He wants it by Thursday.
I am going to assume he was joking.
For the second night running I made it to last orders at the bar, something of a miracle if you have ever come across my unfortunate habit of falling asleep in the middle of pubs and clubs if I try to stay out past ten.
Sunday was very slightly more sedate, with some more really helpful workshops. Special mention must go to Andrew Wille and his Creativity session, but I also loved the insight into the acquisitions process, via two editors at Ebury, and Sam Mills’ workshop on breaking the rules of writing.
Stuart MacBride’s keynote address was a fantastic, funny, inspiring conclusion to a great three days, and I was sorry to have to leave before the end in order to catch my train.
There are so many other people I should say thank you to that I will certainly forget someone. Hopefully none of them will read this anyway…..
Charlie Brotherstone and Jim Gill, the judges of the Friday night competition, for giving me their vote and for participating in a rowdy, post-dinner reminiscing session about drunken student days.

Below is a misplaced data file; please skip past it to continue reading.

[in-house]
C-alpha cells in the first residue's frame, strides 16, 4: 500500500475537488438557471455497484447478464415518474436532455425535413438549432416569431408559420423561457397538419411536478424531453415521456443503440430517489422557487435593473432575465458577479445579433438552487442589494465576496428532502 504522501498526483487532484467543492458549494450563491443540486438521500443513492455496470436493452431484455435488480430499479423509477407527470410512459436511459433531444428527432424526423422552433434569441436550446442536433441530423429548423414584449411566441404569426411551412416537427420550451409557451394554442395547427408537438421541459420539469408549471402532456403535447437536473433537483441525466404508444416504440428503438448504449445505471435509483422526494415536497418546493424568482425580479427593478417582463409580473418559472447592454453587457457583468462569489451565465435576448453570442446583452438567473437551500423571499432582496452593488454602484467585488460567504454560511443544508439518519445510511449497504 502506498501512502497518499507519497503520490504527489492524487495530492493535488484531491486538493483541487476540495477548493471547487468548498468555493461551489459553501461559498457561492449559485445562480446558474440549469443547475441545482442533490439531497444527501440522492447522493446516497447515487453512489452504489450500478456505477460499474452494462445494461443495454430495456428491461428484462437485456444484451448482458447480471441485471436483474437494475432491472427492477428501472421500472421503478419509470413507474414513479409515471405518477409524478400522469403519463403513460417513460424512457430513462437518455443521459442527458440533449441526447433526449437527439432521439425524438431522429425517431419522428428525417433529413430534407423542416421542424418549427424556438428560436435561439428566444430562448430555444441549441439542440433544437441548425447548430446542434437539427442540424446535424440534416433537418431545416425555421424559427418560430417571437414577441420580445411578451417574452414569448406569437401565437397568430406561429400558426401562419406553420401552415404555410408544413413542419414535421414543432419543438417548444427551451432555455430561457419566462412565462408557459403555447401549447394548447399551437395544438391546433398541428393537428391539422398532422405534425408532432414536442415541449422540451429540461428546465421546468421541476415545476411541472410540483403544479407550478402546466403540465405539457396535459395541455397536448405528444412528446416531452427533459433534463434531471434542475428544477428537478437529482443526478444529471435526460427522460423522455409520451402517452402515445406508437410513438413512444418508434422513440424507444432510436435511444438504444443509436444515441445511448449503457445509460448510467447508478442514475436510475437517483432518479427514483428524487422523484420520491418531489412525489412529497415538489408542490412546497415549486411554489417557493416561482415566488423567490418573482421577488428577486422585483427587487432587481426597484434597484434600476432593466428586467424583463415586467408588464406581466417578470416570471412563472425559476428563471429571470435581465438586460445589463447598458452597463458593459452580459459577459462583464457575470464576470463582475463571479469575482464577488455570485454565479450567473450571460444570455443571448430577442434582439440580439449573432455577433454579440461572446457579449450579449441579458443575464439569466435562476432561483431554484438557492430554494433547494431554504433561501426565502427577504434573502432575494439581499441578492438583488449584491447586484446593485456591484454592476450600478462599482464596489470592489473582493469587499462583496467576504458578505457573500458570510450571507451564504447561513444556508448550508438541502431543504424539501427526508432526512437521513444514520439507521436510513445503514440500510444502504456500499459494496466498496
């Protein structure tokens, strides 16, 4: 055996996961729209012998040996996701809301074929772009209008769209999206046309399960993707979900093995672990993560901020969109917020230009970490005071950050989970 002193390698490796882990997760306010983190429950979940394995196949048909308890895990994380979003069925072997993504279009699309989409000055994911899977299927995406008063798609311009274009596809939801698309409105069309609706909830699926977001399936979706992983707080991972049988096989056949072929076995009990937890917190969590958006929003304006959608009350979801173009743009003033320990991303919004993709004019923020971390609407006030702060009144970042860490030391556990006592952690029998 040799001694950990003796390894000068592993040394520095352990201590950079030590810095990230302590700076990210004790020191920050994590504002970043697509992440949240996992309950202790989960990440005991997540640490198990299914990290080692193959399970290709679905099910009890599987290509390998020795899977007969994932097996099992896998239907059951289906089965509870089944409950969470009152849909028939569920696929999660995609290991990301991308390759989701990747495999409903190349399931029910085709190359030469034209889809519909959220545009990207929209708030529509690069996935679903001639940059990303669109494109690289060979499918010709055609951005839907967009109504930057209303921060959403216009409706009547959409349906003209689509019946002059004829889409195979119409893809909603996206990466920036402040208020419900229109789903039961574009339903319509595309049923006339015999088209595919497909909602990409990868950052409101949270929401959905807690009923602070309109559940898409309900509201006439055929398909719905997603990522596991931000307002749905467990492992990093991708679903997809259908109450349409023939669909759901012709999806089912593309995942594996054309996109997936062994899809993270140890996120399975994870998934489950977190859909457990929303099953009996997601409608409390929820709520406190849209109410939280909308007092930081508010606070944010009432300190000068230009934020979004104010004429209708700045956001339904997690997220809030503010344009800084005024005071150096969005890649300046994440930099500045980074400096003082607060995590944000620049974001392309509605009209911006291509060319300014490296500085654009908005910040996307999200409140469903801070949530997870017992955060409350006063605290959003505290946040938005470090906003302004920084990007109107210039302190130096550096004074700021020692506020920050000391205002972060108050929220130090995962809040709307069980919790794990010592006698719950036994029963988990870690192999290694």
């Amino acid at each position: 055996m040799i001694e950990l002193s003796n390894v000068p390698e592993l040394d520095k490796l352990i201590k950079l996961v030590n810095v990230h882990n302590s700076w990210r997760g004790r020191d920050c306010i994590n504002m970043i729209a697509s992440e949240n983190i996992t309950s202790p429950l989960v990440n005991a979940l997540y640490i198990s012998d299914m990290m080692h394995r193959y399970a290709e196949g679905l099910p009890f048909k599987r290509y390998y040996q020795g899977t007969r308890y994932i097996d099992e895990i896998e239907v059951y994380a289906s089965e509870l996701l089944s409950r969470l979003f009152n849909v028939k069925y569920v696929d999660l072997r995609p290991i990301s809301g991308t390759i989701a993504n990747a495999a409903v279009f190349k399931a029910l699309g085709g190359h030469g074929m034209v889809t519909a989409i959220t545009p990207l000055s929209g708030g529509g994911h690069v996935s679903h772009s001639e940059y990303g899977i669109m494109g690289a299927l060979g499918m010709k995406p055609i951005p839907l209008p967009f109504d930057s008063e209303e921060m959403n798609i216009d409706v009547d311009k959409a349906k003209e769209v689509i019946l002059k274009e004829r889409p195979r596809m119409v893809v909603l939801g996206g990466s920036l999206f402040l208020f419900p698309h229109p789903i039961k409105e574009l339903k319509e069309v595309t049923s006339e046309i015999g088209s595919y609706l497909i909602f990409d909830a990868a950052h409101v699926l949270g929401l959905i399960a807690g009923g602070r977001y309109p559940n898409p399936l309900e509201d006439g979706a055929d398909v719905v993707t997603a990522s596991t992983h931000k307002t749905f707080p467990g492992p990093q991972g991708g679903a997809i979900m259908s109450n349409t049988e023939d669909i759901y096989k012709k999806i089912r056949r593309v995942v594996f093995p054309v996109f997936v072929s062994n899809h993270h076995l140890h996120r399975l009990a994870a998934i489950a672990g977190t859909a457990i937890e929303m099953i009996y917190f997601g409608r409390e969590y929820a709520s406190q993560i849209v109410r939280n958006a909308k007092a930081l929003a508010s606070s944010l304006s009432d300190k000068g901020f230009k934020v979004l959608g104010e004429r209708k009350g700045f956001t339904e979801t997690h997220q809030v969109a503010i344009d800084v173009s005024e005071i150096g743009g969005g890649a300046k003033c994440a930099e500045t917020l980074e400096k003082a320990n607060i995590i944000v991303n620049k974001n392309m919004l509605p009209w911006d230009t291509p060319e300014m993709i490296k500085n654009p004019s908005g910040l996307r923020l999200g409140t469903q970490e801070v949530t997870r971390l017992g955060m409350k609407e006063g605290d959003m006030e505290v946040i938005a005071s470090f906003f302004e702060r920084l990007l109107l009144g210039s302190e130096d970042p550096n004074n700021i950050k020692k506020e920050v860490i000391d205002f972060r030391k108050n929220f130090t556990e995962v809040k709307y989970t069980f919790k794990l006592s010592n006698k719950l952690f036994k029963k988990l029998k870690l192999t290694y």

Shelley Harris, author of Jubilee, for her very helpful advice.
David Headley and Lisa Everleigh for their feedback in the one-to-one sessions.
Vanessa Wester (who is self-published and will be doing a free download offer next week – look her up on Amazon – shameless plug!) and Phil Rogers for hanging out with me for most of the weekend.
Harry Bingham of the Writers’ Workshop for coming up with an obvious solution to my pharmaceutical needs that had not occurred to me – taxi + pharmacy = happy punter. And for running the festival obviously!
The HWSNBN family who put up with two small, noisy, smelly people so that I could go and frolic around York.Everyone else I met. All of you. It was brilliant. The only bad thing about the whole weekend was coming down to earth with a bump at 5.30am this morning.
And the pointed glaring-at that I got from Ben when I got home. There was a very definite hint of And where exactly do you think YOU’VE been?
You utter cowbag of a mother.